Barry Barnes, PhD, is the Chair of Leadership at Nova Southeastern University in Fort Lauderdale, Florida, where he teaches graduate-level courses in leadership, strategic decision making, and organizational behavior. In 2009, he received an Outstanding Research Award at the Global Conference on Business and Finance; he received a Best Paper Award at the International Global Academy of Business, and he was selected as Faculty Member of the Year in 2000. Dr. Barnes has published in the International Journal of Organizational Analysis, The International Journal of Business Research, Review of Business Research, the Journal of Applied Management and Entrepreneurship, and other journals. His recent research and writing focus on the relationship between leadership, organizational change, and strategy, as well as the innovative and improvisational business practices of the legendary rock band the Grateful Dead.

A marketing plan may be part of an overall business plan. Solid marketing strategy is the foundation of a well-written marketing plan. While a marketing plan contains a list of actions, without a sound strategic foundation, it is of little use to a business.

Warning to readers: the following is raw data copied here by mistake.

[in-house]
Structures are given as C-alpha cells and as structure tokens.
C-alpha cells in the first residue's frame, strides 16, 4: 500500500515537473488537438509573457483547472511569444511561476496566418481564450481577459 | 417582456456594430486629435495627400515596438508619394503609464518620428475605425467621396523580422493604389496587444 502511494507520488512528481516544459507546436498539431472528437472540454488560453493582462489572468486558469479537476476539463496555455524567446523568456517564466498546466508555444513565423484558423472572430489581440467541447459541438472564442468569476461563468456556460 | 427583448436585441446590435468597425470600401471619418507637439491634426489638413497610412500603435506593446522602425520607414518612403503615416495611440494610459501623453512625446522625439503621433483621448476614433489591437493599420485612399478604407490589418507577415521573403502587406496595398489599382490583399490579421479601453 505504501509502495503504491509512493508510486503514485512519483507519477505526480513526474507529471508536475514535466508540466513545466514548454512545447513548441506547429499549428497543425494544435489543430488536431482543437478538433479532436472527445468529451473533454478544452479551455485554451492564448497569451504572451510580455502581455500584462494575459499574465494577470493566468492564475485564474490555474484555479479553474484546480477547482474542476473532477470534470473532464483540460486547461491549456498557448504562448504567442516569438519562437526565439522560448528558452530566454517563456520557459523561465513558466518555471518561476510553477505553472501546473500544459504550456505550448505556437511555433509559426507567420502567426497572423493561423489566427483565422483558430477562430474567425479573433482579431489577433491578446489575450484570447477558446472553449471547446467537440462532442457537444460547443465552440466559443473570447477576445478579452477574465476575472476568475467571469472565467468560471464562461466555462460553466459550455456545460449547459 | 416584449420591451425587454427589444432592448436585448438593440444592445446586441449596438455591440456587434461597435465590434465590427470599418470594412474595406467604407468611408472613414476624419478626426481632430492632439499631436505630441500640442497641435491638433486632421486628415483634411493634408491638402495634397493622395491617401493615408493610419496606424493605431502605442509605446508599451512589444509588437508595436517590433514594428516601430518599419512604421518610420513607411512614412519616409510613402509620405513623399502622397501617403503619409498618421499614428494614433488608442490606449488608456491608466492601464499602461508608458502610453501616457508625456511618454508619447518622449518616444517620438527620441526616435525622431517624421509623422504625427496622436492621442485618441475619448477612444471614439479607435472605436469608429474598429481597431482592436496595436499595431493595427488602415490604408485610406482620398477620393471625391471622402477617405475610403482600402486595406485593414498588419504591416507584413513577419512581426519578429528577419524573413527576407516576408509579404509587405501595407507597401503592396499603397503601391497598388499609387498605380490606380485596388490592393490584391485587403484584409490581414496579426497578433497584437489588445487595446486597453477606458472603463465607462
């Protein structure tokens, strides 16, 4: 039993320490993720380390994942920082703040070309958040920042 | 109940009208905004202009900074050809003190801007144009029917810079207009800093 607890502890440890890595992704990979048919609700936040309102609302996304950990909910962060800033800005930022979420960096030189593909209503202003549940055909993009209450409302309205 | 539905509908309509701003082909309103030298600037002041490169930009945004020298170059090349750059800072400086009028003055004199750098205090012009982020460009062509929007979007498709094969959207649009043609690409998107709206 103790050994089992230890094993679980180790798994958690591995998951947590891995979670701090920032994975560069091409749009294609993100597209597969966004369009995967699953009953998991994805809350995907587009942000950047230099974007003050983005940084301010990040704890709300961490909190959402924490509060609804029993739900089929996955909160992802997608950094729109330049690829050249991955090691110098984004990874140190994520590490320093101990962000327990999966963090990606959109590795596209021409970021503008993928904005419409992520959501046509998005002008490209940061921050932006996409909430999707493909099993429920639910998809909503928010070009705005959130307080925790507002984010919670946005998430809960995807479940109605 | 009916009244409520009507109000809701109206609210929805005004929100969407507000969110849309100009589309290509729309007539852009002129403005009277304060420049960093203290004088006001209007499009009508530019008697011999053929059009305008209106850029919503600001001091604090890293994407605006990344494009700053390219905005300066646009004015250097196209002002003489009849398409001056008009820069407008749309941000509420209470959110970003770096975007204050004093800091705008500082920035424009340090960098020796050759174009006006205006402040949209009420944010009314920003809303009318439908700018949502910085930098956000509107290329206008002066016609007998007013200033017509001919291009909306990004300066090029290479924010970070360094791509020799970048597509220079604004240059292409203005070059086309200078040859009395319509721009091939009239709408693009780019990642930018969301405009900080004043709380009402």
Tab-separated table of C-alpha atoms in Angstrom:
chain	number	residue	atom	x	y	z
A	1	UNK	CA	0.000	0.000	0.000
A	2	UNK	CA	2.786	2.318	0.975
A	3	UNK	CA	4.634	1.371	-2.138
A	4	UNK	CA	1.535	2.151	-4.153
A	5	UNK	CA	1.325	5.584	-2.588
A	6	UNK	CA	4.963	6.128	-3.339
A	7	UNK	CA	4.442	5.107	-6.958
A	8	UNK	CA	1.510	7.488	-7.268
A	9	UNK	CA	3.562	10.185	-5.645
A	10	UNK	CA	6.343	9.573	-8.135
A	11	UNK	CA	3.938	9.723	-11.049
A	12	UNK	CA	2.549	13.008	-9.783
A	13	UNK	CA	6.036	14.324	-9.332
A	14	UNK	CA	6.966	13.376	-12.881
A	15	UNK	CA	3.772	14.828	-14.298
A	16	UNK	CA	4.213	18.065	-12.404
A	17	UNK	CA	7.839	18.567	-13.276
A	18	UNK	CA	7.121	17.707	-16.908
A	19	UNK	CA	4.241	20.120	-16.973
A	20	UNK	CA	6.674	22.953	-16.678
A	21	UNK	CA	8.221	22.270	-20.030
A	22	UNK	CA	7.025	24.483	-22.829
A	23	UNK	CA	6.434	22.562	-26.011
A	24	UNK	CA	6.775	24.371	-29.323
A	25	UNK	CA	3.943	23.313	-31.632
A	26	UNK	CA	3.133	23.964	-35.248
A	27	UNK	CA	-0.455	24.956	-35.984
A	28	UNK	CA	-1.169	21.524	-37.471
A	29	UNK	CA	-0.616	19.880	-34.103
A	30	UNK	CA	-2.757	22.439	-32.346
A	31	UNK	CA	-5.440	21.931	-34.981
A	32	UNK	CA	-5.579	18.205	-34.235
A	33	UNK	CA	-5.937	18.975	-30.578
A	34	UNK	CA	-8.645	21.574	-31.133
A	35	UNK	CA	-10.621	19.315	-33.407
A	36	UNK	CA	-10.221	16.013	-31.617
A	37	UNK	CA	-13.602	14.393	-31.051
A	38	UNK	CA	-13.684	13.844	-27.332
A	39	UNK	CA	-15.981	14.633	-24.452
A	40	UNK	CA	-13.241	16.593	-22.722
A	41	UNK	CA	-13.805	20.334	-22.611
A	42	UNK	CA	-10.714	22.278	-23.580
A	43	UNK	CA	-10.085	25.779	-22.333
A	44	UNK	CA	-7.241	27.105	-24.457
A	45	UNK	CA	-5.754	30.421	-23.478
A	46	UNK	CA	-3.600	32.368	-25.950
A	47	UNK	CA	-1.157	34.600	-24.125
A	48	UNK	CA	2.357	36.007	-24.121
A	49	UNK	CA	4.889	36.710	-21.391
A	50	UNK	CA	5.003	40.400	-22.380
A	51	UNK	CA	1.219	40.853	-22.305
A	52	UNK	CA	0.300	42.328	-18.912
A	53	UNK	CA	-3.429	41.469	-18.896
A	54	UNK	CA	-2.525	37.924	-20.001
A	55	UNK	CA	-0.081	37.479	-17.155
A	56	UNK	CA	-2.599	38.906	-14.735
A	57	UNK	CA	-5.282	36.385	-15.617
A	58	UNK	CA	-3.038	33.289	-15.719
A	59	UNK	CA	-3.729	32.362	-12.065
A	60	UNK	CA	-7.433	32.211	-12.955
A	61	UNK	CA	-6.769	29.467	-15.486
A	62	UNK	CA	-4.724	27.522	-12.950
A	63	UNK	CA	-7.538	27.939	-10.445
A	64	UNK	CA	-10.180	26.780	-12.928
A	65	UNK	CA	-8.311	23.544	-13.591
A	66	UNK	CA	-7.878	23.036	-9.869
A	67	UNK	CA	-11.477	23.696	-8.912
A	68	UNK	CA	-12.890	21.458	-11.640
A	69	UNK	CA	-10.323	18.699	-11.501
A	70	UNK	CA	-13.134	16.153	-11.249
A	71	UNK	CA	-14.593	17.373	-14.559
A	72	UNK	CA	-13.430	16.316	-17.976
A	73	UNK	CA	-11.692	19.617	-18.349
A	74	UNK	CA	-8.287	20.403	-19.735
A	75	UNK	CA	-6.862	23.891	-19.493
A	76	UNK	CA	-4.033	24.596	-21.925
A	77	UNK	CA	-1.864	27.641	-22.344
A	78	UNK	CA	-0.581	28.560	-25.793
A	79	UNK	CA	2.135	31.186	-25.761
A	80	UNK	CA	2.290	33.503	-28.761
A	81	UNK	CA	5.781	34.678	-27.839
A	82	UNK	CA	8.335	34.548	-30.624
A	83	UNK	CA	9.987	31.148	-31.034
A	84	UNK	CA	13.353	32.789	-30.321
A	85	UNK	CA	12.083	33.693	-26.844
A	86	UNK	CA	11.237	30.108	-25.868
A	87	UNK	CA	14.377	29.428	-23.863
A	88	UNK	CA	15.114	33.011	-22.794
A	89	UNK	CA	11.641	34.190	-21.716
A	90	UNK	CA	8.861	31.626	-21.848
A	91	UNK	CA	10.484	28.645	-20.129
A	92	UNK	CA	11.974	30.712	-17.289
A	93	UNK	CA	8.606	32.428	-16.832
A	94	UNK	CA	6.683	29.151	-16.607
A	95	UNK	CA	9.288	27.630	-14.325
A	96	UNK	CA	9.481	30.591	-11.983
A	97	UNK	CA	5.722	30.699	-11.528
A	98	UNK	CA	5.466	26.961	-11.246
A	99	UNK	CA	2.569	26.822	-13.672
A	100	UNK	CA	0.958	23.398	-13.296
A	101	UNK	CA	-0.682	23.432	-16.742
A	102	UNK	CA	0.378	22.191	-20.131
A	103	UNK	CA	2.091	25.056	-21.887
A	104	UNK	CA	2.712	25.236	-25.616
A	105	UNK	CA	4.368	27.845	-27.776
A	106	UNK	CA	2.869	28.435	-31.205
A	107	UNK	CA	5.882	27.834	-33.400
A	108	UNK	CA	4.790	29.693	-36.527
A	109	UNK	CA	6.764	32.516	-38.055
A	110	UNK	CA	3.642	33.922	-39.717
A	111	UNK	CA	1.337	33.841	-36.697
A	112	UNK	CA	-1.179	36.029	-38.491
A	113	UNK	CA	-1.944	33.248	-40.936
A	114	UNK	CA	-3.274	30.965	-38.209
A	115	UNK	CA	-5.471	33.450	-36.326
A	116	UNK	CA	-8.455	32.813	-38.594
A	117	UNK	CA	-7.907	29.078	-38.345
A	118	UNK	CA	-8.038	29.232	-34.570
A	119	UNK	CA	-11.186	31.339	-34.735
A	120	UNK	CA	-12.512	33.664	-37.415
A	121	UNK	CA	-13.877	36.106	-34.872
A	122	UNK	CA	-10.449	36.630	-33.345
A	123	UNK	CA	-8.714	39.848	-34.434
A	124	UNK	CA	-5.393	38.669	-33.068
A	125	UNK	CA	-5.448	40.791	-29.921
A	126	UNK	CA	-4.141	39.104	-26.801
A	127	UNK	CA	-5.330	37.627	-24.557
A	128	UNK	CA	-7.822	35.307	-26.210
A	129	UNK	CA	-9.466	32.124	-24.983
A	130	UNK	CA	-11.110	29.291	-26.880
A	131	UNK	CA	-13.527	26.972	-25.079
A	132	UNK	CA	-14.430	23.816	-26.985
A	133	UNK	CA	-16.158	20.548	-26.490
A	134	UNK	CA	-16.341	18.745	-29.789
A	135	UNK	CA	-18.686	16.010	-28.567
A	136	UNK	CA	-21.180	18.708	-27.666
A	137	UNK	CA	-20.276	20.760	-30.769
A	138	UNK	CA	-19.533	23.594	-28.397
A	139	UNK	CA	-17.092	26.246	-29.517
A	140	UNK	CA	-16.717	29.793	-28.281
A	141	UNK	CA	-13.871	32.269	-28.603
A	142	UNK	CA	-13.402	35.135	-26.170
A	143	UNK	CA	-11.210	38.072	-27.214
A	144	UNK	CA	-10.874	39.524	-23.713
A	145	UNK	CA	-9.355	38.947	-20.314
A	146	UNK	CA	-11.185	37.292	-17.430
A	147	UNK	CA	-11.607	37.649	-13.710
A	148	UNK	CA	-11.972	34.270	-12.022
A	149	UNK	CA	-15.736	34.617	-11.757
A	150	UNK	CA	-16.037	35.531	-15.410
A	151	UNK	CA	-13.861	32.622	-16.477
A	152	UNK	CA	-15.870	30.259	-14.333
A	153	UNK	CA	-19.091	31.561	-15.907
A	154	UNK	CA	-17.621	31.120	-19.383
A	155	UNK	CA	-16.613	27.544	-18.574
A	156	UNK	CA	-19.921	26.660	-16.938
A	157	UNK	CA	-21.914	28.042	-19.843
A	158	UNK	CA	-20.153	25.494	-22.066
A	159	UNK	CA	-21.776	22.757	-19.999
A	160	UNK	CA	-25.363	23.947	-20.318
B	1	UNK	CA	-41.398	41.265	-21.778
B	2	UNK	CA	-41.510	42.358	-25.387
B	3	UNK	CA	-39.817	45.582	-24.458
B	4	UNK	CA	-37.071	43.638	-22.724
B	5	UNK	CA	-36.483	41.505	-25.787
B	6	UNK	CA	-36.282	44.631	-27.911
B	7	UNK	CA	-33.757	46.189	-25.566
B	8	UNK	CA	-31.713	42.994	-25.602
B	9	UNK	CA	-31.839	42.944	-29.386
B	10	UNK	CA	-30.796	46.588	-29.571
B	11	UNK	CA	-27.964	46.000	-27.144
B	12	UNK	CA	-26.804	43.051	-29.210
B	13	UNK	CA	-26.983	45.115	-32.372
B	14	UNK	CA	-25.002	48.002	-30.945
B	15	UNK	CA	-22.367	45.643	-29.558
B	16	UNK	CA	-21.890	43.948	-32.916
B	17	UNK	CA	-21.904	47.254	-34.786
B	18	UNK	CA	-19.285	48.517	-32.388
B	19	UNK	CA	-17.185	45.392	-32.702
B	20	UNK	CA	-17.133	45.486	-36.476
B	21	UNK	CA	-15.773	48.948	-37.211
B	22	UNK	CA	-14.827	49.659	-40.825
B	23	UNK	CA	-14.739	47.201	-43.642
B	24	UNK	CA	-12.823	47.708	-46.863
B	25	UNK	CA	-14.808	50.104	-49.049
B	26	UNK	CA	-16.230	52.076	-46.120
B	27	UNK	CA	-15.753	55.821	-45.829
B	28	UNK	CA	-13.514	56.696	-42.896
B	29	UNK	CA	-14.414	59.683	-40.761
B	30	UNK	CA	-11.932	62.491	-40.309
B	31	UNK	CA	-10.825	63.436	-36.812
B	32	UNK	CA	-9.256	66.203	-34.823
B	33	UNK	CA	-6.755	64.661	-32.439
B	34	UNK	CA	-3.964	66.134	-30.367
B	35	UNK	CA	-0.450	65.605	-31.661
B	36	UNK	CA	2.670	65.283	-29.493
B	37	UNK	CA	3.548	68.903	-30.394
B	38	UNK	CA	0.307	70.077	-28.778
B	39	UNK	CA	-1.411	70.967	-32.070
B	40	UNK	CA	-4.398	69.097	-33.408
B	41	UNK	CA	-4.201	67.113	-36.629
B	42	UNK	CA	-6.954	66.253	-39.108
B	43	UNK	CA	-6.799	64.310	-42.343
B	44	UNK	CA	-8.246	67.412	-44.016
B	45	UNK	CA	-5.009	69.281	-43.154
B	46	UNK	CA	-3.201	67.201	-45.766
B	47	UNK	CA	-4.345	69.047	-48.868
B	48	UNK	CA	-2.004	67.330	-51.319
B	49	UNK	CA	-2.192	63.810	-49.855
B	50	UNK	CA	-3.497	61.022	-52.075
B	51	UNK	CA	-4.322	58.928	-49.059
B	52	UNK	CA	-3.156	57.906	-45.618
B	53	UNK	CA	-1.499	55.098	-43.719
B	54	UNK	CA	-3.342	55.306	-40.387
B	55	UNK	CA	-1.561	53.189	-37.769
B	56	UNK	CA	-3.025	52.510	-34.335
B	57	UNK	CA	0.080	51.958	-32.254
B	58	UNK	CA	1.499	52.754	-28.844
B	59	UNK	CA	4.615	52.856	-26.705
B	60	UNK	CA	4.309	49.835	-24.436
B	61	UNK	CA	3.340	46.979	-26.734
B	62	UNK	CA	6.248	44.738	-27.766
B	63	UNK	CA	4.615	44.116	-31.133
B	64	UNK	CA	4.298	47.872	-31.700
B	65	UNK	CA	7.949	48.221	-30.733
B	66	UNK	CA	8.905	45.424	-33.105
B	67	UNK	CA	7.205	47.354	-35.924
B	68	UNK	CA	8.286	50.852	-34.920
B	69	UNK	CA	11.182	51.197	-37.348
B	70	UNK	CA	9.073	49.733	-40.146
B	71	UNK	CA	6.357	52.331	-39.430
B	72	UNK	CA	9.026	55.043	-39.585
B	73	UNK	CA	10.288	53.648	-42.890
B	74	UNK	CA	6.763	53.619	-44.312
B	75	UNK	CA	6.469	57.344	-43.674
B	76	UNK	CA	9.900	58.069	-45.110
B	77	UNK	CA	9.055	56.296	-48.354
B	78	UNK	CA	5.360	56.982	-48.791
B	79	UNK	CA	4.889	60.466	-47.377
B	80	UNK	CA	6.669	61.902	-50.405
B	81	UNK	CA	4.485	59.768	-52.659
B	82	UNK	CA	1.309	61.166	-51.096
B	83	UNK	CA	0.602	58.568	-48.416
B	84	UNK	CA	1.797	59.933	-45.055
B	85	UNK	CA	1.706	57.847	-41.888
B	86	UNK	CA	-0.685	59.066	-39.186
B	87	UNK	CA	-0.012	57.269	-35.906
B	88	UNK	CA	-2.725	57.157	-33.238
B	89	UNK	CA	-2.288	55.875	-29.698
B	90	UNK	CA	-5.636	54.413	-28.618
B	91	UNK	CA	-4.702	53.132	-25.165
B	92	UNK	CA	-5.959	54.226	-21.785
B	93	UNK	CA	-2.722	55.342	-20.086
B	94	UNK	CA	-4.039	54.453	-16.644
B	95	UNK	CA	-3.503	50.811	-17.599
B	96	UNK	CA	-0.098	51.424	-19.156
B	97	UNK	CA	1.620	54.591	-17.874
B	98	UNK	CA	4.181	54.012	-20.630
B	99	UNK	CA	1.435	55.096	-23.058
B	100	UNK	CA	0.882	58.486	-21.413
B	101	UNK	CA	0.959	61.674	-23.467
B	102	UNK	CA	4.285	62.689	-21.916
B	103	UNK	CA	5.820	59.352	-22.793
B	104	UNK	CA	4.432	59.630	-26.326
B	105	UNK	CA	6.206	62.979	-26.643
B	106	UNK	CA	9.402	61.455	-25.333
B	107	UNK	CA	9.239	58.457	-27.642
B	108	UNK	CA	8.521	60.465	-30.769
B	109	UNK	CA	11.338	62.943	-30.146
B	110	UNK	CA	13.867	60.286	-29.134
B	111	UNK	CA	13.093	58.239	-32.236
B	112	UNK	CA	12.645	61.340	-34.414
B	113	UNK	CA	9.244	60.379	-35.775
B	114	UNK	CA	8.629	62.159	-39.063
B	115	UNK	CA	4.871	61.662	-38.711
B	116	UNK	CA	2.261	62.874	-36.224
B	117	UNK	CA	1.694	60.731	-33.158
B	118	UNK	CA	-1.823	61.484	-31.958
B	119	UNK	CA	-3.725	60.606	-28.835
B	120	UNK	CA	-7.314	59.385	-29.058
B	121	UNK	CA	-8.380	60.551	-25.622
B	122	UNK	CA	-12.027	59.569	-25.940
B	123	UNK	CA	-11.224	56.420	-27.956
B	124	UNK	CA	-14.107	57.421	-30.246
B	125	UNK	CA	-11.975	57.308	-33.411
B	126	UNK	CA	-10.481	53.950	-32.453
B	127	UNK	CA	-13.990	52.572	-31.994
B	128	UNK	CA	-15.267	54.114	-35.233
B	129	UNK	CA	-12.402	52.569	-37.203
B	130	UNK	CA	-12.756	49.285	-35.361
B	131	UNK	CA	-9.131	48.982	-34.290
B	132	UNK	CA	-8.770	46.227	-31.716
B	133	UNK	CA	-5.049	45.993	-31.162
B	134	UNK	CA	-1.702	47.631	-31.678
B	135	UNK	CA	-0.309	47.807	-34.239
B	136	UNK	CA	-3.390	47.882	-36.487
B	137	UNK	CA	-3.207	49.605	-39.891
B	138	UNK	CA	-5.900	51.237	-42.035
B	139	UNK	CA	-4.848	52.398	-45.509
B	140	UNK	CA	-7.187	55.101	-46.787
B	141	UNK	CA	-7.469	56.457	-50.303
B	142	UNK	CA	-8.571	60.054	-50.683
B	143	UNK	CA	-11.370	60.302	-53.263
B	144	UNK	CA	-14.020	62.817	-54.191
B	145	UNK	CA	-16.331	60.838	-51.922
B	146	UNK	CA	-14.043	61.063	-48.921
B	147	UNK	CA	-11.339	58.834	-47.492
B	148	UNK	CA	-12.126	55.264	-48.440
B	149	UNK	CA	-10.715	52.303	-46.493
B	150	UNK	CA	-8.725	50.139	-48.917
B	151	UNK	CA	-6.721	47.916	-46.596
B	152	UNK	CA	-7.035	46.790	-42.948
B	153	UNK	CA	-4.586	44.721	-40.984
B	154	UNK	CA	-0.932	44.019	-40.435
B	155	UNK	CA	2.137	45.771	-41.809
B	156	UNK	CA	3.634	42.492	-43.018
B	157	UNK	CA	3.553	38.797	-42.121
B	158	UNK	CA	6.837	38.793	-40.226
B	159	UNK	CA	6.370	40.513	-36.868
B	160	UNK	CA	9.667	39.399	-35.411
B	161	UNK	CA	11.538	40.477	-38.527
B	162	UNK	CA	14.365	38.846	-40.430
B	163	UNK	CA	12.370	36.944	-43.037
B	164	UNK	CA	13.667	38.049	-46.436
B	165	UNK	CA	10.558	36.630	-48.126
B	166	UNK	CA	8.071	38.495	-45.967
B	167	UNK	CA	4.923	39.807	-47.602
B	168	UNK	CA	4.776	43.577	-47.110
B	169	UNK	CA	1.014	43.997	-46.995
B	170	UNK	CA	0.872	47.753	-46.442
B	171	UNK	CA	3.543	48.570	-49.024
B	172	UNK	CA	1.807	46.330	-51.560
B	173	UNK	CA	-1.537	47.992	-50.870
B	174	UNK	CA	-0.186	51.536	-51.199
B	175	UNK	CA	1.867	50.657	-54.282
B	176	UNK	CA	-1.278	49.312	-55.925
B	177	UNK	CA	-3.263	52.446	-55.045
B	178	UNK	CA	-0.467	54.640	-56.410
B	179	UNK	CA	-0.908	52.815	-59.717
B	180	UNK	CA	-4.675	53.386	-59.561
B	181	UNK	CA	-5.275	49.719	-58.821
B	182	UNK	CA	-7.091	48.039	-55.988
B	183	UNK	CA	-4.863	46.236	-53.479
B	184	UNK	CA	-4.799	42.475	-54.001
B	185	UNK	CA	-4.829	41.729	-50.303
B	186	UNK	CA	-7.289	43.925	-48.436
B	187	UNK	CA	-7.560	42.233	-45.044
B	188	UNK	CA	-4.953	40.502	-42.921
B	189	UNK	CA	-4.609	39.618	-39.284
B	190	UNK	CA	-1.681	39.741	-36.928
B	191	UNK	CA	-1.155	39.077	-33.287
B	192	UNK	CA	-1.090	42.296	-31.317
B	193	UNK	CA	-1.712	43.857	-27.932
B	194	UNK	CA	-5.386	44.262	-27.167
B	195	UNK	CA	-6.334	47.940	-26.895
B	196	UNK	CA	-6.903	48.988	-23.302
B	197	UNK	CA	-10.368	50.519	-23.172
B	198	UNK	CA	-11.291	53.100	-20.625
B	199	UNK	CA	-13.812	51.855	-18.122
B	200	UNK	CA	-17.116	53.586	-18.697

Definition[edit]

A marketing plan is a comprehensive document or blueprint that outlines a business advertising and marketing efforts for the coming year. It describes business activities involved in accomplishing specific marketing objectives within a set time frame. A marketing plan also includes a description of the current marketing position of a business, a discussion of the target market and a description of the marketing mix that a business will use to achieve their marketing goals. A marketing plan has a formal structure, but can be used as a formal or informal document which makes it very flexible. It contains some historical data, future predictions, and methods or strategies to achieve the marketing objectives. Marketing plans start with the identification of customer needs through a market research and how the business can satisfy these needs while generating an acceptable return.[1] This includes processes such as market situation analysis, action programs, budgets, sales forecasts, strategies and projected financial statements. A marketing plan can also be described as a technique that helps a business to decide on the best use of its resources to achieve corporate objectives. It can also contain a full analysis of the strengths and weaknesses of a company, its organization and its products.[2]